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The Four Horsemen of the Restaurant Apocalypse? How lessons from the travel industry’s response to online travel agencies may enable restaurants to survive (and hopefully thrive) in a delivery-heavy future. by Zach Goldstein, CEO and Founder, Thanx The Original Mel’s diner is a Northern California legend. Now at 22 locations, the classic drive-up service is long-gone, just one of many necessary adaptations for a restaurant that celebrated its 70-year anniversary two years ago. The latest evolution may be most challenging yet “In our first two years on the delivery platforms, revenue went up 20% year-over-year. It was the largest top-line growth we’ve experienced in two decades,” said Tony Bendana, restaurant industry veteran and current Chief Operating Officer of The Original Mel’s which is listed in four third-party delivery apps today Doordash, Uber Eats, Grubhub, and Postmates. “But when we looked at how much profit we were making, it hadn’t moved.” Tony

Bendana, COO at The Original Mel’s What follows is an in-depth study of the massive disruption facing restaurants today, broken into the following sections: Restaurants Are Digitizing 04 More than $200B in restaurants sales will come through digital channels (including third-party marketplaces) by 2022 The Question of Incrementality 05 Because of high take-rates, many restaurants are questioning whether delivery marketplaces are friend or foe We’ve Seen This Story Before: Hotels and Online Travel Agencies 08 OTAs grew rapidly and ultimately stole share from hotels themselves The Four Horsemen of the Restaurant Apocalypse? 12 The delivery marketplaces are well-capitalized and largely executing the same playbook Disaggregation and Customer Lifetime Value 16 Both sides believe they “own the customer” leaving huge LTVs at stake Winning Strategies for a Digital (and Delivery-Enabled) Restaurant But hotels ultimately turned the tide and so too can restaurants 3 19

T H E F O U R H O R S E M E N O F T H E R E S TAU RA N T A P O C A LY P S E ? Restaurants Are Digitizing The Question of Incrementality Off-premise sales (food not consumed in the restaurant) are the fastest and (by some estimates, only) growing segment of restaurant industry revenues. Combined, delivery and pickup (including drive-thru) are expected to eclipse $400B in the US by 2022 with thirdparty delivery (3PD) representing more than 10% of the total and growing in excess of 40% year-over-year, according to a 2018 William Blair analyst report. Dine-in revenues, by comparison, are forecast to decline 2% year-over-year. Michelle Gauthier, CEO of NYC-based Mulberry & Vine, did the same math as Muller. “We are losing money on delivery orders, or, best-case scenario, breaking even,” she told The New Yorker last year, citing the 30% surcharge levied by the delivery giants. Her math puts her at odds with that of the delivery apps themselves. According to the 3PD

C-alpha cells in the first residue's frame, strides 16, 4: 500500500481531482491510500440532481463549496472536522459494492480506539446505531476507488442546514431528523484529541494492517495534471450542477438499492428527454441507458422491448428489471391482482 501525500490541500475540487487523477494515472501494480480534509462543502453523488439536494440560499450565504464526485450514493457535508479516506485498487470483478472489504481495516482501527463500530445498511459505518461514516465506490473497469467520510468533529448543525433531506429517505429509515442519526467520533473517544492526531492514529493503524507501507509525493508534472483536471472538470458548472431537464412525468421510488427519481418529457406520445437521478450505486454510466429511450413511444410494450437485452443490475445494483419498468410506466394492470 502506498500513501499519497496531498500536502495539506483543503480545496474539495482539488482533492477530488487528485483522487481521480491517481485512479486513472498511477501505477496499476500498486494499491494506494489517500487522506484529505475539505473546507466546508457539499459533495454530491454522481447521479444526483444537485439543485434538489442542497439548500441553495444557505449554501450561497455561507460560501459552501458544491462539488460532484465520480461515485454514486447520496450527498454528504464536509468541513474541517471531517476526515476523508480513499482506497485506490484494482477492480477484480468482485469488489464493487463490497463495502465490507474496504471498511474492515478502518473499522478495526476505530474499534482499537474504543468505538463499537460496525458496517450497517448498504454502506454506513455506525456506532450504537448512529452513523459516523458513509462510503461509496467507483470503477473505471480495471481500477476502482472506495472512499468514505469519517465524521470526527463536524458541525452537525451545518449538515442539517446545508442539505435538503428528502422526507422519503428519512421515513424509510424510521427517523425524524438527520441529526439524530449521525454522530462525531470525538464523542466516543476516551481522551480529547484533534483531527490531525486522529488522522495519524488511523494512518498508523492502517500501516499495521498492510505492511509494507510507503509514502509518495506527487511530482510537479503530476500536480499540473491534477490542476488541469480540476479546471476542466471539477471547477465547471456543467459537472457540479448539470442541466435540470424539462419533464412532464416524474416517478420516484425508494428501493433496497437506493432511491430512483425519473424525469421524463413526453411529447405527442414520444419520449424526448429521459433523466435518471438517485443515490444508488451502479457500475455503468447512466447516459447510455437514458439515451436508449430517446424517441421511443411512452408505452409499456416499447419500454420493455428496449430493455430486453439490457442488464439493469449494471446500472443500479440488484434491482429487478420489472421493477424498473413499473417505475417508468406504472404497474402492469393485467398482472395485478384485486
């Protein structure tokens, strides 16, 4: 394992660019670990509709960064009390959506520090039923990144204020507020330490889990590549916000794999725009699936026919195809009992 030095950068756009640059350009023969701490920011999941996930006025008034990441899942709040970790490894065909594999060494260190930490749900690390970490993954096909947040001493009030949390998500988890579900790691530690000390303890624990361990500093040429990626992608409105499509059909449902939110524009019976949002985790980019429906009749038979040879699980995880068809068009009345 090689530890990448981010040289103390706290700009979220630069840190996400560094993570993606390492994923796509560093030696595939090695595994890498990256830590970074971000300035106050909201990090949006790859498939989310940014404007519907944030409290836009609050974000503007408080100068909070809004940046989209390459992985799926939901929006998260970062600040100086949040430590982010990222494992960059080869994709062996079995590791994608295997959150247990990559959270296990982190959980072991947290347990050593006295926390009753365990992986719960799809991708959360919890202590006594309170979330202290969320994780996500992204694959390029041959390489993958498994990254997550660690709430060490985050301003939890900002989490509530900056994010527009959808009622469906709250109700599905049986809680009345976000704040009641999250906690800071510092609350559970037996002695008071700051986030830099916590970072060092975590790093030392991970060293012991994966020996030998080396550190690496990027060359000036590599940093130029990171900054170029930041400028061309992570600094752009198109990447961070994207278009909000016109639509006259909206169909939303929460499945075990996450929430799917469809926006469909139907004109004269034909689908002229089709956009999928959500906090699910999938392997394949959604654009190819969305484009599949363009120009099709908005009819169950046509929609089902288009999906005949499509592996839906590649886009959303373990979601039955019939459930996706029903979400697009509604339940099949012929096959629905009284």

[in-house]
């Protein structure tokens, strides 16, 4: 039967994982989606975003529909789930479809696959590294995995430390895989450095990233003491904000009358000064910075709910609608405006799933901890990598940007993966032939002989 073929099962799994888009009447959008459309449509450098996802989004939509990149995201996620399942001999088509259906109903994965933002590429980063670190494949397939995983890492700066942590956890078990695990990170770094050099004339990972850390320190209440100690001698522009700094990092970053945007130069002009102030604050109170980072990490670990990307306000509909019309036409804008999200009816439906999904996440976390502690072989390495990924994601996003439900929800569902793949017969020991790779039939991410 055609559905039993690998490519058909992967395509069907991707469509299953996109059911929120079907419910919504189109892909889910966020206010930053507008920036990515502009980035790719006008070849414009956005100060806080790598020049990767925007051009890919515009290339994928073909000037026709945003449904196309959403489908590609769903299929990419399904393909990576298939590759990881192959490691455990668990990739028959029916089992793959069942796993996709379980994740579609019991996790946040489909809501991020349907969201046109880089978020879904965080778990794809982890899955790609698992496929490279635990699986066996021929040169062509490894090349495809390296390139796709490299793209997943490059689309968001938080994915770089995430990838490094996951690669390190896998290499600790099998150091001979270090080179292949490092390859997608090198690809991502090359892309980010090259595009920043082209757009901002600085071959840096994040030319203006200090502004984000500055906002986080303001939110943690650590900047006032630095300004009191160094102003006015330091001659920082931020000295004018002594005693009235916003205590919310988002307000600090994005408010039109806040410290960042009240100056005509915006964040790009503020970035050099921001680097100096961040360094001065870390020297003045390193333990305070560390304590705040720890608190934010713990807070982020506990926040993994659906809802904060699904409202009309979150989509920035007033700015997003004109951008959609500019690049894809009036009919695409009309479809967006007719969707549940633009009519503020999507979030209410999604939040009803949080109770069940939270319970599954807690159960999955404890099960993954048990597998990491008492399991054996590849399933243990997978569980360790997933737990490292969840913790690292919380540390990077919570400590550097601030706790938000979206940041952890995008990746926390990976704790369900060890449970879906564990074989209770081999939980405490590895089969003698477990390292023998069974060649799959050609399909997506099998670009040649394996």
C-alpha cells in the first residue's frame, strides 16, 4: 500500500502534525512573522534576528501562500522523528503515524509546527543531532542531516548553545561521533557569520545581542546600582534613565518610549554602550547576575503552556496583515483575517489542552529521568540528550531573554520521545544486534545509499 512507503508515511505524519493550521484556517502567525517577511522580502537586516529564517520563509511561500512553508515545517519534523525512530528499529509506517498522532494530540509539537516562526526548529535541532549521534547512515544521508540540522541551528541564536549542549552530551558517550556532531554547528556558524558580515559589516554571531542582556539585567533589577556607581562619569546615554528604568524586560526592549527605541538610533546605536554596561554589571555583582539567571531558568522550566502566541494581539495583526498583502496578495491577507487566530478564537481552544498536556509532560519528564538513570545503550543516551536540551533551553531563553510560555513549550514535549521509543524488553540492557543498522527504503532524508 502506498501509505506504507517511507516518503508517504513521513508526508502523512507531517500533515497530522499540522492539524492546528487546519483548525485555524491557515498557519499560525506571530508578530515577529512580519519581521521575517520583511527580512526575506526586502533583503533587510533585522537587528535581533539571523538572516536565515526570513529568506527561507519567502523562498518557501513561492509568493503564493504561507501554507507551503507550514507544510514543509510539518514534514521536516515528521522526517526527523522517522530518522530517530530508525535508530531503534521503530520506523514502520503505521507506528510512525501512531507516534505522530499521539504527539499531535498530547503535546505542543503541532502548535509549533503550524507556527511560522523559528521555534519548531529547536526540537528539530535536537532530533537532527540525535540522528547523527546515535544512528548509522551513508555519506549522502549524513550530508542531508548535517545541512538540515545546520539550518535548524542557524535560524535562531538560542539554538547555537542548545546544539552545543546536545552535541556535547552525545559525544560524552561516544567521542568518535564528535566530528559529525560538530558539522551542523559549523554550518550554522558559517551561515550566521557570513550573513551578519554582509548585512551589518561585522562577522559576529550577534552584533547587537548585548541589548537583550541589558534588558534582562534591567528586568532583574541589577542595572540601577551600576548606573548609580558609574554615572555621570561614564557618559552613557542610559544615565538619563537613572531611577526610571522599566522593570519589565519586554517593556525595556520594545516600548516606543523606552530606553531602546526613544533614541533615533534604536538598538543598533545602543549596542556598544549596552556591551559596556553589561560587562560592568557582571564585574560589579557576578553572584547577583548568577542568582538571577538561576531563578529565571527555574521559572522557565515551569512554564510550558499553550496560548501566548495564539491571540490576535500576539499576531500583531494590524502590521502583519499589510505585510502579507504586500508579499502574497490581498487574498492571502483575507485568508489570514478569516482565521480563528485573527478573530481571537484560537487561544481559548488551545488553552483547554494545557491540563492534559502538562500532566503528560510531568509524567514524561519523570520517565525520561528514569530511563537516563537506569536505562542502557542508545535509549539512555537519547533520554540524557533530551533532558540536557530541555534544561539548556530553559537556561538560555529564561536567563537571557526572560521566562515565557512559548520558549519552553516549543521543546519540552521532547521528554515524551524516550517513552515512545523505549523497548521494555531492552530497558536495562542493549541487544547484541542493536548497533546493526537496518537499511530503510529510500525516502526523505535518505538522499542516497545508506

marketplaces, restaurants are already burdened with costs that do not increase at additional order volumes overhead (including facilities, insurance, etc.) and labor (presuming the kitchen is not already operating at max throughput). Therefore, a single additional order fulfilled by a restaurant incurs food cost (generally 30–35%) but no other added spend; even after the 3PD takes 15–45% off the top, restaurants are still left with plenty of profit to justify the delivery. The argument holds up with a single order from a net-new customer its gross profit that flows straight to the bottom line. But the numbers morph into a far less rosy picture if the transaction is instead from a customer who would have visited the restaurant (to dine-in or pickup). This potential cannibalization comes in two forms: direct and indirect. Delivery orders show considerable downward pressure on gross margin but are still profitable if you count costs of goods sold (COGS) only and attribute none of

the operating costs of running a restaurant (e.g facilities, insurance, taxes, managers, and other overhead). Source: Wall Street Journal, “Consumers Love Food Delivery. Restaurants and Grocers Hate It,” March 9, 2019 So restaurants continue to pursue growth where they can readily find it, but at what longterm cost? “Annual profitability for restaurants across all segments in the US is considerably less than 10%; losing up to 30% of top line revenues is not a path to a successful future even if total sales increase by 20%,” assessed Boston University professor Christopher Muller, Ph.D, a leading academic expert in the field of restaurant management. A 3PD order that would have come to the restaurant for that same dining occasion creates direct cannibalization. For example: a mom who would have stopped by Popeye’s (or picked up drive-thru) with her family on the way home from work, but instead ordered via a delivery app. In the case of a $40 family dinner (assuming she

orders the same items), the restaurant trades $40 in revenue and a $4 profit for $30 in net revenue (after 25% delivery fee) and a $6 loss (if all other contribution costs are held constant). According to a 2017 Morgan Stanley report, 43% of delivery customers say it replaced a meal at a restaurant (up from 38% the Everything certainly appears on track for a successful future for the delivery marketplaces themselves the top four in the US are flush with billions of dollars in capital investment. Uber and Grubhub are already public; Doordash and Postmates are expected to join them soon. But are these rapidly-growing delivery juggernauts technology partners ushering in a new era of restaurant innovation or are they the Four Horsemen of the restaurant apocalypse (at least for restaurants as we know them)? 4 5 T H E F O U R H O R S E M E N O F T H E R E S TAU RA N T A P O C A LY P S E ? year before). Even with a 15% price increase on the delivery passed on to consumers